After Flight 243, Aloha scrapped the aircraft, named Queen Lili’uokalani, and two other aging jets. The FAA ordered inspections of older Boeing 737s, particularly those that used a certain type of bonding process found to be more susceptible to corrosion.
Boeing had abandoned the “cold bond” process in 1972, three years after the airplane of Flight 243 was built. The NTSB faulted the FAA and Boeing for not adjusting maintenance practices after discovering problems with cold bonding.
“I think the main point was that the FAA communicated with the airlines what the rules were for inspections and maximum life for certain components,” Forman said. “I think so much of the good that came of it was regulatory.”
Schornstheimer said nothing he’d ever trained for compared to what he and Tompkins experienced that day.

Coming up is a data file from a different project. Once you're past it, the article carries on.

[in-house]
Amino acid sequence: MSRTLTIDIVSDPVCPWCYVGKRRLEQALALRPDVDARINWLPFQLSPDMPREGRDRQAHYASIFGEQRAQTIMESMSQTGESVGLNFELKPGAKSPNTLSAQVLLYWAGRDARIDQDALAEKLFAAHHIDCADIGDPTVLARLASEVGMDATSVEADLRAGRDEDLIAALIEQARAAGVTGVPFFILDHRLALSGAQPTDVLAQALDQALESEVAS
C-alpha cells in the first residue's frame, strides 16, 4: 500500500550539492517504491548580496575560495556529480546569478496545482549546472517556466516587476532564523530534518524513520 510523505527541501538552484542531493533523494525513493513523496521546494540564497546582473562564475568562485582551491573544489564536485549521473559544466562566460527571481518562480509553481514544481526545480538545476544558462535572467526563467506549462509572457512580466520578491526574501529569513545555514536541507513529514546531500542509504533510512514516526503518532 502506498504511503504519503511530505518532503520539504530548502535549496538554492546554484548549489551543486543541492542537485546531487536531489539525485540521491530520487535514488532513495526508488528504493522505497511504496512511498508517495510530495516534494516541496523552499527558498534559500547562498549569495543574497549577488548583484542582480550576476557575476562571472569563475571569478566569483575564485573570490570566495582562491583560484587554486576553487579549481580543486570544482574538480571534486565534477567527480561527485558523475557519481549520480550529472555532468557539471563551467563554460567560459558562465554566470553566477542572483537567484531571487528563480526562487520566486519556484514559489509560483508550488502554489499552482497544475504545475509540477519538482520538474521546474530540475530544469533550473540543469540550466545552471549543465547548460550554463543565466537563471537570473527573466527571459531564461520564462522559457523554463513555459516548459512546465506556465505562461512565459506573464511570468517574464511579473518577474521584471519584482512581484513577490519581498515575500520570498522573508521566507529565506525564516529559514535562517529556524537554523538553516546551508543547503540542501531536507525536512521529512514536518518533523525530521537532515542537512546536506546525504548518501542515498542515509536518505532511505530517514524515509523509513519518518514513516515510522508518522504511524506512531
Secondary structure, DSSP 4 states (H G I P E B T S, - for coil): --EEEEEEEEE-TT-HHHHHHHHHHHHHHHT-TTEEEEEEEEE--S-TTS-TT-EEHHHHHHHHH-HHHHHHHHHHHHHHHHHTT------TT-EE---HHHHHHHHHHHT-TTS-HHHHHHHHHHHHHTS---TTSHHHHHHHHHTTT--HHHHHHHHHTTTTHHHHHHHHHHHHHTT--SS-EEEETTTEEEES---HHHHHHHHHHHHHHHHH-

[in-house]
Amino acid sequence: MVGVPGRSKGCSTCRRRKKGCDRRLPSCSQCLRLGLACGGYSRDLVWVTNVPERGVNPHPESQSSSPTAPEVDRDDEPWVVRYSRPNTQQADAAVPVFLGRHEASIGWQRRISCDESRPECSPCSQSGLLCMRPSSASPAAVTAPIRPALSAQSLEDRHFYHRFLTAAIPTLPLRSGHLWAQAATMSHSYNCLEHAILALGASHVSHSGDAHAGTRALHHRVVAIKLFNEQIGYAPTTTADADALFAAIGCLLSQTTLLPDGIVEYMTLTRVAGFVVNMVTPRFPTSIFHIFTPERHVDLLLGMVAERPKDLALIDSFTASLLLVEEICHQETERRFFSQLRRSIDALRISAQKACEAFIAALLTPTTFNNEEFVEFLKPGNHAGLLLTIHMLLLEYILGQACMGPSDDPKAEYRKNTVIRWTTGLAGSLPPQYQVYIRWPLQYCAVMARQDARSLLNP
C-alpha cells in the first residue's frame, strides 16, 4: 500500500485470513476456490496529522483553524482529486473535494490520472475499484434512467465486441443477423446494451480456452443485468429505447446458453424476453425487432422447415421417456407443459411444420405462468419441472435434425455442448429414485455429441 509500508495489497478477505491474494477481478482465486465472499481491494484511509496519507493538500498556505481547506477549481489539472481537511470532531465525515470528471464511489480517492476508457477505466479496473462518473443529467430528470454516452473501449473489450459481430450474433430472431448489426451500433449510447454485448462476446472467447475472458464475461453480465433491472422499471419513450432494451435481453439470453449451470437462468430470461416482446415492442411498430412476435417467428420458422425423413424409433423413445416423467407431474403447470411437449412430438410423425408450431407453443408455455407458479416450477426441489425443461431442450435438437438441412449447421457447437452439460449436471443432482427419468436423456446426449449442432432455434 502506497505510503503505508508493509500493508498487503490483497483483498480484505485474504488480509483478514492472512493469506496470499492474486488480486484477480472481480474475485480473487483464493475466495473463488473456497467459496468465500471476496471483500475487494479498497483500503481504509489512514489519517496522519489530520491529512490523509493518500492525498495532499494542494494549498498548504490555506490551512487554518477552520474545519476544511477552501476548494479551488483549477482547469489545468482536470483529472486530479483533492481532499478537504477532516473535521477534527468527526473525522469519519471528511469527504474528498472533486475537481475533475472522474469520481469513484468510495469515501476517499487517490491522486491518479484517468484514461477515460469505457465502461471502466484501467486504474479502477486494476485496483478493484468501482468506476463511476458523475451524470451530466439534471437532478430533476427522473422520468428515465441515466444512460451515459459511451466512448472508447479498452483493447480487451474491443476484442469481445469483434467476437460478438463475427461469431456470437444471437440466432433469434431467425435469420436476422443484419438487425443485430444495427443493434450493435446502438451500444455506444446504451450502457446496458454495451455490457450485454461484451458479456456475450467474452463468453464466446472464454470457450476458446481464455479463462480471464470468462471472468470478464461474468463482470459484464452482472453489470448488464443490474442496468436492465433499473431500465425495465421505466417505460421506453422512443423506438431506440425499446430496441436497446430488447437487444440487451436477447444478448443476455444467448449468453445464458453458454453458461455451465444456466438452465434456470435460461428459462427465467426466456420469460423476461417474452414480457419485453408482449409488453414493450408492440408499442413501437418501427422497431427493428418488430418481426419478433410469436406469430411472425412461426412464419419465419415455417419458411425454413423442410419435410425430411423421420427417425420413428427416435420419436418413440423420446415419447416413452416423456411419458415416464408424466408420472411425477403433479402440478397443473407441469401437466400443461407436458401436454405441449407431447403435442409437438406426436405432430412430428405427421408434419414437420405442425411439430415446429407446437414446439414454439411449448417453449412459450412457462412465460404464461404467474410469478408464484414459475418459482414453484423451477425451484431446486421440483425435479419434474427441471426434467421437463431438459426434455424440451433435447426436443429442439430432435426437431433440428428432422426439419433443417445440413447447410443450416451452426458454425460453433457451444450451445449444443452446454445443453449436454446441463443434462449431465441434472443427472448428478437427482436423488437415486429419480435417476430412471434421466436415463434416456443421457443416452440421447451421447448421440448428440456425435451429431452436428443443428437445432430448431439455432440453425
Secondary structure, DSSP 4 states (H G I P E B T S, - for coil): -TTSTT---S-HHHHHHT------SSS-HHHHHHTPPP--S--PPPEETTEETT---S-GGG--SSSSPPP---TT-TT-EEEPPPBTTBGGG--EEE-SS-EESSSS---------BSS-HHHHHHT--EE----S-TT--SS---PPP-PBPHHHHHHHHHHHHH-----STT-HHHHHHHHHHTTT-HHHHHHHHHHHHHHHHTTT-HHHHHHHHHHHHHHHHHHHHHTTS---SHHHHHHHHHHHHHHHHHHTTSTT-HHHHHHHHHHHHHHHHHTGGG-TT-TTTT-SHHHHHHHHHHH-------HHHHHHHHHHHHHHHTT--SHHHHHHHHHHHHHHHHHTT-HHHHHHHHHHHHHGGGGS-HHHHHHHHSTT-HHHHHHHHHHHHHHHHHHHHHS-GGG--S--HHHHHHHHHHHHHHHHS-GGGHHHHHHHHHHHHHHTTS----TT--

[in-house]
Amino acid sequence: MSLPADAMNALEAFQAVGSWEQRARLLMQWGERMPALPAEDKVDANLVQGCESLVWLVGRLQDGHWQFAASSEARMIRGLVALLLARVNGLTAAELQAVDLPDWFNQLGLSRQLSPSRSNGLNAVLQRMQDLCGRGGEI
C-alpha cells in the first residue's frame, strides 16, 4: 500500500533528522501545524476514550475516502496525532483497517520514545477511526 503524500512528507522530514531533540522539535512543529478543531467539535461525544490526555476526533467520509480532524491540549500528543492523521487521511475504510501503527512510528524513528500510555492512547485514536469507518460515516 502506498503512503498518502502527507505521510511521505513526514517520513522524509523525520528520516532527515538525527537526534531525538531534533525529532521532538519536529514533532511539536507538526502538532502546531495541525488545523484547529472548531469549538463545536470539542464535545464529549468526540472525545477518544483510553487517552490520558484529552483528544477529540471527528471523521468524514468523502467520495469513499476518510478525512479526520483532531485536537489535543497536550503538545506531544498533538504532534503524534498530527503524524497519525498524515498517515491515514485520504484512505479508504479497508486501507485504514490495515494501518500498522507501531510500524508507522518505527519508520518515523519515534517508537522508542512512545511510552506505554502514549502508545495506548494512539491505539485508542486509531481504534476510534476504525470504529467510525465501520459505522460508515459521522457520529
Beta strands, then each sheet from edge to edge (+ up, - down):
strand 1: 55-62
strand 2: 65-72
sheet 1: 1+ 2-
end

However, eight years in the Air Force — much of it spent as an instructor pilot — helped him “a great deal.” Schornstheimer also spent eight months as an air traffic controller at the Kaneohe Marine Base before joining Aloha in 1977.
At the time of the accident, the 42-year-old Schornstheimer had logged 8,500 flight hours, according to the NTSB report. Because his flights were often short hops between islands, that meant he likely had the experience of more than 15,000 landings. Tompkins, 37, had joined Aloha in 1979 and had flown a total of 8,000 hours, according to the report.
“Most of what I did in the air was done, to be honest with you, by memory,” Schornstheimer said. “It was all done from experience and recollection, and determining what was most important at the time. My co-pilot said she felt well prepared because she was due to start formal captain upgrade training and had been doing a lot of studying on her own.”